Wednesday, October 3, 2007

I'm Not Self-Taught Any More

For many years, being a programmer with no degree was a point of pride for me. But I've realized, the way programmer education works is totally backwards.

Think about it - what's really more valuable: a degree ten years ago, or training in the latest and greatest last week? There are a few great schools where they make you write compilers, learn Lisp, build robots, and actually learn lambda calculus as math before you ever see a Python or Ruby lambda. But those schools are few and far between. Assume a normal degree, and you've got something of limited value, which value very rapidly decreases. Conference attendance is a lot more valuable than a degree.

By this standard, the tech industry actually undervalues education, except in the most junior and most senior programmers. Education can matter for compiler geniuses with multiple PhDs and fresh-out-the-gate MIT graduates, but for everybody else, it's totally inessential compared to recent experience with Popular Language X.

Personally, I've been on an absolute conference binge these last few months, and I recommend it for anyone and everyone in this field of work. It's good to be well-educated. As good as it is to have recent experience with Popular Language X, it's so much better to have insight, perspective, and detailed understanding of what's going on with Popular Language X - and a few other languages as well.

11 comments:

  1. Giles,

    Ah, 18 months ago, and I would have agreed with you whole-heartedly. I'm a programmer without a degree, and I've known plenty of programmers with degrees I wouldn't hire. I'm ashamed to say I was such a jerk, but when I was hiring people, I would count a degree in computer science as a black mark against a candidate.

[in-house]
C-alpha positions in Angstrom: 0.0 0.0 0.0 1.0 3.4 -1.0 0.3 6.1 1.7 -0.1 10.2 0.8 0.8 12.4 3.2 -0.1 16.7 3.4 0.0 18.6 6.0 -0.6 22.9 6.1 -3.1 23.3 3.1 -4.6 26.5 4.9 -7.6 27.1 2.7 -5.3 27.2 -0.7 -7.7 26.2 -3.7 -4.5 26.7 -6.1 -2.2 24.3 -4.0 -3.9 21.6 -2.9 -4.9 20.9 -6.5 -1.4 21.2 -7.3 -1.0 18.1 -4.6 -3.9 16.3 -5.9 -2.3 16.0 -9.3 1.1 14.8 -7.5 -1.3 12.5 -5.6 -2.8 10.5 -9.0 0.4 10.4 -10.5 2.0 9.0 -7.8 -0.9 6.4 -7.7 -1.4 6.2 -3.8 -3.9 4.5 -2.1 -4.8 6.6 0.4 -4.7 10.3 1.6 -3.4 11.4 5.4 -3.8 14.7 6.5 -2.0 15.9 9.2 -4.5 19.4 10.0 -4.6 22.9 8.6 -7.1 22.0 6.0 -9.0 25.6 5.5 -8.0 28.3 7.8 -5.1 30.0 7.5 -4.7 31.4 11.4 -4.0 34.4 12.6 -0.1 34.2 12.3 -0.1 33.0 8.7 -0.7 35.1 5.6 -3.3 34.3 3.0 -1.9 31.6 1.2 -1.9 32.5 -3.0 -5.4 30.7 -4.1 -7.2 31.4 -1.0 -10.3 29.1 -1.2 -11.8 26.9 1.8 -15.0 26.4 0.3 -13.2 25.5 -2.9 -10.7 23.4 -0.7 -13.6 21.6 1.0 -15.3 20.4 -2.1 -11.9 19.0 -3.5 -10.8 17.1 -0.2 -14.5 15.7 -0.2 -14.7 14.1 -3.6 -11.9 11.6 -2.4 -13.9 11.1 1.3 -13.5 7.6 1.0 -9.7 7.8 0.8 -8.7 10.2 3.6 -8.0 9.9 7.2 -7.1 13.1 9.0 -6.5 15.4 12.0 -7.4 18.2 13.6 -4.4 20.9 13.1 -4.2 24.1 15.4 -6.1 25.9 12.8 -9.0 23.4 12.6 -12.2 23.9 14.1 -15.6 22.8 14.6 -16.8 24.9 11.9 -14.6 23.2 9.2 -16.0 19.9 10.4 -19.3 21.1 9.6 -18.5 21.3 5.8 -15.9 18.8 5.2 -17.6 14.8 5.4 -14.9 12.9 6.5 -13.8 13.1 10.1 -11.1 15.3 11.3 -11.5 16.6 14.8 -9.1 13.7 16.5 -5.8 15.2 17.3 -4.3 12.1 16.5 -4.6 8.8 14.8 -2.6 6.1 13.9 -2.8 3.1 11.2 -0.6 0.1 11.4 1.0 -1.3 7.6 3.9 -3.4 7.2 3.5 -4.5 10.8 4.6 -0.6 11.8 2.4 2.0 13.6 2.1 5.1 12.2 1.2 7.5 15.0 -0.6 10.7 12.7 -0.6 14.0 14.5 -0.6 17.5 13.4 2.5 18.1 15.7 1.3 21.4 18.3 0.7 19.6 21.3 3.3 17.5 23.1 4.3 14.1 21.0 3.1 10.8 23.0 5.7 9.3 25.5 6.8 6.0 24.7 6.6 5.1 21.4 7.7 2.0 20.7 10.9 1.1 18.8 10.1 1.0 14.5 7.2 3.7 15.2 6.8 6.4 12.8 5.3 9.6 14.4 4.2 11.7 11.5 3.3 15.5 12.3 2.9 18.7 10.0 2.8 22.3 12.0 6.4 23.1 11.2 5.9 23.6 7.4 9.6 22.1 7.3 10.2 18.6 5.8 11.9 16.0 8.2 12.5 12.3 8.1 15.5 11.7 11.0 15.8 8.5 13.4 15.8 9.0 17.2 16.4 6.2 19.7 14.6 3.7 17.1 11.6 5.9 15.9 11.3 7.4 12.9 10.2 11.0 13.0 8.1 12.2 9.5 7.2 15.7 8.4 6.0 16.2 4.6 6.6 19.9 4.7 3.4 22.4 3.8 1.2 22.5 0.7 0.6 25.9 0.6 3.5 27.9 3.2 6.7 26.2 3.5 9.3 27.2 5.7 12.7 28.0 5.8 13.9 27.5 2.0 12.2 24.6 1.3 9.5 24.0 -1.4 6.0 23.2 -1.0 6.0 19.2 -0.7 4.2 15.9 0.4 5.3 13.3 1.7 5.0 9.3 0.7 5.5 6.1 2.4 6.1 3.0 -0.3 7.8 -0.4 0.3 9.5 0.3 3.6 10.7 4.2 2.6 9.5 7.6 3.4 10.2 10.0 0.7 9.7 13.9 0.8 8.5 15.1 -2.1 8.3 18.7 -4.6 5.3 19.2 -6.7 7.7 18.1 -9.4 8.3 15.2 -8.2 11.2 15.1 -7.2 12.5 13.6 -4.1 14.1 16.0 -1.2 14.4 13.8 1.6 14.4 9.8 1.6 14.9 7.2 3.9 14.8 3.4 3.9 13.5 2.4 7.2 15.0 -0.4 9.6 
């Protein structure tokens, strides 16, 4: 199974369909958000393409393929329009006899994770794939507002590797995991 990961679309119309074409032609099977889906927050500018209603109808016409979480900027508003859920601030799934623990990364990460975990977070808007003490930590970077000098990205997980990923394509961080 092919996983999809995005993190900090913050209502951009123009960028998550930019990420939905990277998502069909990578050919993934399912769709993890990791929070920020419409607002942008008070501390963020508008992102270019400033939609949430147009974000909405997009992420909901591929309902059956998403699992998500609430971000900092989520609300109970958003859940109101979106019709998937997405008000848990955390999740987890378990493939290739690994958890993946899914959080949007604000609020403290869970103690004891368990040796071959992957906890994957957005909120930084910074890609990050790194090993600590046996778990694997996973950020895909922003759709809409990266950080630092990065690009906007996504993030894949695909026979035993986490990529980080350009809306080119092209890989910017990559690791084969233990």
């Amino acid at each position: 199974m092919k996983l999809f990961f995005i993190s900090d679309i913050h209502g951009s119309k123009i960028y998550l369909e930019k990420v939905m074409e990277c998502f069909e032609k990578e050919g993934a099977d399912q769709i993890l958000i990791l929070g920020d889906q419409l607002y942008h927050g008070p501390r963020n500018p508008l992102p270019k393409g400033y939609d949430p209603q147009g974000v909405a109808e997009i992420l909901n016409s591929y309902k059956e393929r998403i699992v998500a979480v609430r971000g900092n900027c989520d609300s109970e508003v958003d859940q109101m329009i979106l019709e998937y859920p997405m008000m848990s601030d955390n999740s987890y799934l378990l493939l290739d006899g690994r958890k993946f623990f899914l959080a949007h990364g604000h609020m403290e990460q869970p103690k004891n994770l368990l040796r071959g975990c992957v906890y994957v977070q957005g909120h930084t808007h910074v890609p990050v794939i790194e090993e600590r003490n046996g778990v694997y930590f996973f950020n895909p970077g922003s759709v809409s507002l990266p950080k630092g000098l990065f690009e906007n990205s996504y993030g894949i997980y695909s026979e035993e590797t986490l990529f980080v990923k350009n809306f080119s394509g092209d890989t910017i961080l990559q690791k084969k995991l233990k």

Of course I'm about to say I started school 18 months ago. I did. Basically, I had 50 grand staring me in the face, which I could only use for school, and it was going to evaporate in 3 years, so I decided, why not? I had a good friend in grad school, and she was smart, so I knew it couldn't make me dumber, right?

    I had no idea what I was missing. I'm not even going to a good school. I'd call it marginal at best (http://www.umuc.edu - great for distance education, but I know enough to know that some of my classes are not good.) The computer science classes: well, I'm learning a lot. Even though they are very Java-centric, I've learned how to articulate what I love about Ruby, and shown off JRuby to other students and professors. I'm in a survey of programming languages course now, and it's so interesting to talk with students who are also programmers, but program all day in things like Java, Cobol, Ada, and Visual Whatever. It's a massively different world, and one I'll never work in, but there's a lot there to learn. I'm understanding Ruby more through differential analysis.